This Star Wars: The Clone Wars article contains spoilers.
“Overlords,” the first episode of the three-part “Mortis” arc of The Clone Wars season 3, introduced a new way of looking at the Force. At first a standalone arc, the characters themselves never quite sure what to make of what happened and never discussing it again, the “Mortis” storyline is now considered an important allegorical look into the franchise’s main conflict: the struggle between the light and dark sides.
The first episode of the arc is essentially a long, literal explanation of the battle between both sides of the Force and how Anakin Skywalker is meant to bring balance to this struggle. The episode both hews close to the literal reading of the prophecy and shows alternate possibilities for what might happen if it doesn’t go as Star Wars fans know it will.
In “Overlords,” Anakin, Obi-Wan Kenobi, and Ahsoka Tano are drawn to a strange dimension by a distress signal. What they find inside is a realm where seasons change in an instant and the inhabitants are all shape-shifting beings suffused with the Force. There are three of these beings, referred to by some as “the Mortis gods”: the angry, petulant Son, the kind and long-suffering Daughter, and the wise but hidebound Father. They represent Darkness, Light, and Balance respectively, and refer to Anakin as “the One,” citing the same Jedi prophecy from the Prequel Trilogy.
The Mortis realm is described in the episode as “a conduit through which the entire Force of the universe flows.” While there, Anakin confronts his central conflict: his love for people versus his fear of losing them. The Father insists Anakin must prove he is the chosen one by taking the Father’s place as the only being who can keep the warring siblings in line. But by the end of the arc, all three Force beings are dead: the Daughter sacrifices herself to save Ahsoka’s life, the Father kills himself to prevent the Son from taking his throne, and Anakin kills the Son.
The lesson of the “Mortis” arc seems to be that bringing balance to the Force isn’t easy, or even perhaps possible. The ending even suggests that balance means destroying both the light and dark. But both the Original Trilogy and the Sequel Trilogy end with a light side victory, meaning that even if the metaphor provided by the “Mortis” arc is canon in some regard, it’s superseded by the need for a happy ending in the movies.
How exactly Mortis lines up with the events of the rest of the saga is a matter of some debate. It’s not a one-to-one metaphor. What does it mean that the Father killed himself? Or that Anakin slew the dark side? Anakin killing the Son seems to be a step on his path to the dark side since it’s such an aggressive action uncharacteristic of a Jedi. Anakin’s time on Mortis acts a cryptic metaphor — with the trademark rhymes and ironic connections of Star Wars — that illustrates one version of what the Chosen One prophecy might look like, but it doesn’t directly parallel the events of his future. In Anakin’s own life, his “victory” over the dark side only manifests itself with the help of his own son.
While “Mortis” seems to be more of a comment on Anakin’s story, it’s actually Ahsoka who carries the most concrete connection to the Mortis trilogy through the rest of the saga. During the arc, Ahsoka sees a vision of her older self saying she must leave Anakin or risk the dark side, and we now know Ahsoka did leave him eventually when she left the Jedi Order, even if she remained loyal to him from afar. And her experiences on Mortis are present when she finally does confront Darth Vader in Rebels.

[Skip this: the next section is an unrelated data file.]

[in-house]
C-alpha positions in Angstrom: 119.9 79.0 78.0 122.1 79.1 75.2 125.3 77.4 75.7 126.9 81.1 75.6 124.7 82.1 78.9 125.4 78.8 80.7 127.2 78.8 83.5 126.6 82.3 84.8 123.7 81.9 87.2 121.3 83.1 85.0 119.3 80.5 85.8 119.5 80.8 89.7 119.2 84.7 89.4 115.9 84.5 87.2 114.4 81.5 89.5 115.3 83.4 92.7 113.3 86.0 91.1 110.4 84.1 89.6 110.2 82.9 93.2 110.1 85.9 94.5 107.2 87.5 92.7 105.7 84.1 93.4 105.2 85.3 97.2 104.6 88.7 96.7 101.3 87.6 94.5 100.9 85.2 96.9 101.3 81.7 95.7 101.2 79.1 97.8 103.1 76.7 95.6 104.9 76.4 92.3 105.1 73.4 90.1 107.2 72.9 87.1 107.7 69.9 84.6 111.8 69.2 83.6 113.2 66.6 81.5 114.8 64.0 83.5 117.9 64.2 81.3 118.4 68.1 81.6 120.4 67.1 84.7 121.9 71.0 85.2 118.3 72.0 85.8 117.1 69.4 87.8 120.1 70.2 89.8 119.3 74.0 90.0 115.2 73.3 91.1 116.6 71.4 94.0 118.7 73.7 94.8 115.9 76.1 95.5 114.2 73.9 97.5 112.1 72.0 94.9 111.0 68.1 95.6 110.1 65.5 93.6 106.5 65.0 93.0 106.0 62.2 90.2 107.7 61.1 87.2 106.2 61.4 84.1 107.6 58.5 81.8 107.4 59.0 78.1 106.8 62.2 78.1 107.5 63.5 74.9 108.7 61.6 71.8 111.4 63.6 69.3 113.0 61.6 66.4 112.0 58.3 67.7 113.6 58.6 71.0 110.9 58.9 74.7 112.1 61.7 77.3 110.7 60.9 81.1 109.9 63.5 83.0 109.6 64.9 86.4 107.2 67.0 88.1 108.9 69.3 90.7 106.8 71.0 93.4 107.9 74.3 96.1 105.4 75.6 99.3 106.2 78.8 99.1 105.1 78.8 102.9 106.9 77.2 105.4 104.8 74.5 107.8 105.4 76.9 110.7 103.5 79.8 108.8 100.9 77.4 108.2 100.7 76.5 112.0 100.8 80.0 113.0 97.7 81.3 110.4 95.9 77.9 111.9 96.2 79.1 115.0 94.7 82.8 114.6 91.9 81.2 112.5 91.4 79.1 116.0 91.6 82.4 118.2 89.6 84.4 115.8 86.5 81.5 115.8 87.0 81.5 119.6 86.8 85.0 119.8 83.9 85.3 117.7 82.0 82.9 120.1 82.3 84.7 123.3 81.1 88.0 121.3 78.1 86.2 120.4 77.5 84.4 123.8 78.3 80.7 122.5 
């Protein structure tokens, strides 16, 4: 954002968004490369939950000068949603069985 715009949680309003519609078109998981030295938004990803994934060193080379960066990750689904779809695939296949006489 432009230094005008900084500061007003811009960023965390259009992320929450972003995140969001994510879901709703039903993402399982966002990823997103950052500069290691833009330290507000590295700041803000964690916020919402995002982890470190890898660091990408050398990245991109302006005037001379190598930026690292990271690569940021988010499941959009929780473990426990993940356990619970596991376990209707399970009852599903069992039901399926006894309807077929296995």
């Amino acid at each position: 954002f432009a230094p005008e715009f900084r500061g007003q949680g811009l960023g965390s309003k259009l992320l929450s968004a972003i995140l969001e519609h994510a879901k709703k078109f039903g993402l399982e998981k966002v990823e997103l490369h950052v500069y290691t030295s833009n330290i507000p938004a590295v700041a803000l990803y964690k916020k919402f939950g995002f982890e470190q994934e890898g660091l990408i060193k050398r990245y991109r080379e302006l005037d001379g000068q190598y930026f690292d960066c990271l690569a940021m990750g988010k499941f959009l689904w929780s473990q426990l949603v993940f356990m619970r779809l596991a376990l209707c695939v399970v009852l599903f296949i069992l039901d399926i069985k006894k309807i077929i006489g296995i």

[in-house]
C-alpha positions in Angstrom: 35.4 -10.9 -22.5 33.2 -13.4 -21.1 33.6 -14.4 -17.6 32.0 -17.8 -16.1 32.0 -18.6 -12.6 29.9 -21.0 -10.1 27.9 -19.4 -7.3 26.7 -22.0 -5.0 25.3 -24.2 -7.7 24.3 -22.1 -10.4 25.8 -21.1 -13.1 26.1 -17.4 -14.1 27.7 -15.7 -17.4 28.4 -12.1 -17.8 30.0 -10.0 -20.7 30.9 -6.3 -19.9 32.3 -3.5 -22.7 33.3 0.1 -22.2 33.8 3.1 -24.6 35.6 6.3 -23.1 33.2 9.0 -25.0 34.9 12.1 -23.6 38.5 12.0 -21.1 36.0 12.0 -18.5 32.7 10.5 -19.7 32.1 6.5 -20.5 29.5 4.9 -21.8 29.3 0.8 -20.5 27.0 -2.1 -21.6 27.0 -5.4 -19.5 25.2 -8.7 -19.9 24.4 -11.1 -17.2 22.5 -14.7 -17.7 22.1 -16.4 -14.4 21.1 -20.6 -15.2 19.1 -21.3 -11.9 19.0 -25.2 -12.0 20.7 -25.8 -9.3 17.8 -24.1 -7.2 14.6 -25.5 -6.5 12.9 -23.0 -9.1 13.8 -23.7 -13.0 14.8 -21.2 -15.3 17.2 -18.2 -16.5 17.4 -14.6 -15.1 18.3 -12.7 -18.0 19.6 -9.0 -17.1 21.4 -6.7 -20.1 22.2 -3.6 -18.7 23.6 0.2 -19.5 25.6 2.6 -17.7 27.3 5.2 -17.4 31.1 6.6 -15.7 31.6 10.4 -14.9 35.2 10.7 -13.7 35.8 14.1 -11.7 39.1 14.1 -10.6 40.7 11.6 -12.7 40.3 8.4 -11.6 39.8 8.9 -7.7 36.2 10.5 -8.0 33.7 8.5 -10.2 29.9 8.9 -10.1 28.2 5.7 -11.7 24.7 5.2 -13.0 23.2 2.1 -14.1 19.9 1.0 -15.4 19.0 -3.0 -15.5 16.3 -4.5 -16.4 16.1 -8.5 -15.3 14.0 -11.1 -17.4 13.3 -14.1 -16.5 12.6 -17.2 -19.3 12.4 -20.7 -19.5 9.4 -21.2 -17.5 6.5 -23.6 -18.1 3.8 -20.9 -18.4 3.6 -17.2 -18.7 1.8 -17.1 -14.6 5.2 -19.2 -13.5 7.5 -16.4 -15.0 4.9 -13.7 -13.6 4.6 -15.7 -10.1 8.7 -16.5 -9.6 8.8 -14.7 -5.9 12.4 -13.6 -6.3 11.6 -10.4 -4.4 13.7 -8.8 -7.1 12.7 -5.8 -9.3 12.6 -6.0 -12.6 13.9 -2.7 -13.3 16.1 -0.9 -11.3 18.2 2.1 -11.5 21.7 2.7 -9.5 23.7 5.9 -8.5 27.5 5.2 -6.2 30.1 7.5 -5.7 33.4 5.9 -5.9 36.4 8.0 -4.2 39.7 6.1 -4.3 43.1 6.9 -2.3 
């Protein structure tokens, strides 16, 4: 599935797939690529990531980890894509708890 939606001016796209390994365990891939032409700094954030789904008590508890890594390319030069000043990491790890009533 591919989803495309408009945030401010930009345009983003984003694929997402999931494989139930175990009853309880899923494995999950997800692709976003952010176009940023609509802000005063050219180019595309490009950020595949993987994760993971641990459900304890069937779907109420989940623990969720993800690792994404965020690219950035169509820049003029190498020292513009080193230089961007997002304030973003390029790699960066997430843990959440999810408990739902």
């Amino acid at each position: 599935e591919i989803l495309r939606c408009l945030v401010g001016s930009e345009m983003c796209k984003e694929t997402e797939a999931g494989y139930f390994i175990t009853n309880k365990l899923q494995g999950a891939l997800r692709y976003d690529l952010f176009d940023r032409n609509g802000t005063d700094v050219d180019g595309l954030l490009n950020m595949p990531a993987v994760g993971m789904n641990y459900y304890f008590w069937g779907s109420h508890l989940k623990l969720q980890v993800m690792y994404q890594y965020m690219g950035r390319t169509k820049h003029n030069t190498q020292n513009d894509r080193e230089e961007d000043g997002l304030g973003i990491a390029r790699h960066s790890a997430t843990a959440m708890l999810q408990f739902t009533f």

In the follow-up animated series, Ahsoka is accompanied by Morai, a green, bird-like creature with the same color scheme as the Daughter’s beast form. Officially, Morai has “a mysterious connection to the Daughter” but it’s unclear what that connection actually is. Some fans have theorized that Morai is actually the spirit of the Daughter herself, watching over Ahsoka and guiding her on her path. Morai also makes a brief appearance in the series finale of The Clone Wars, implying that she met Ahsoka for the first time after landing on a desolate moon during the events of Order 66.
Imagery from the Mortis trilogy weighs heavy on Ahsoka’s story thereafter. At one point, Rebels protagonist Ezra Bridger unlocks the “World Between Worlds” dimension by interacting with a painting of the Mortis beings. Described as “collections of pathways and doors between time and space” in the official databank, this dimension allows Ezra to pluck Ahsoka from certain death at Darth Vader’s hands and transport her to safety.
Nods to Mortis could eventually make their way to the live-action part of the saga, too. When the trailers for The Rise of Skywalker came out, fans (including myself) speculated that the Sith dagger might actually be the Dagger of Mortis, a weapon capable of controlling or killing the Mortis gods. But Rey does not stab Emperor Palpatine with The Rise of Skywalker‘s dagger: it’s just a map with no clear connection to Mortis besides an aesthetic one. Yet, with Ahsoka set to appear in The Mandalorian season 2 (hopefully, with Morai in tow) the time could be right for this bit of Force lore to finally show up in live-action as the characters explore the mystery behind Baby Yoda.
While the “Mortis” arc seems to exist only in the realm of animation for now, its place in Anakin and Ahsoka’s journeys have shed new light on how the Force works and how the mythical “balance” between light and dark might finally be struck — both literally and spiritually.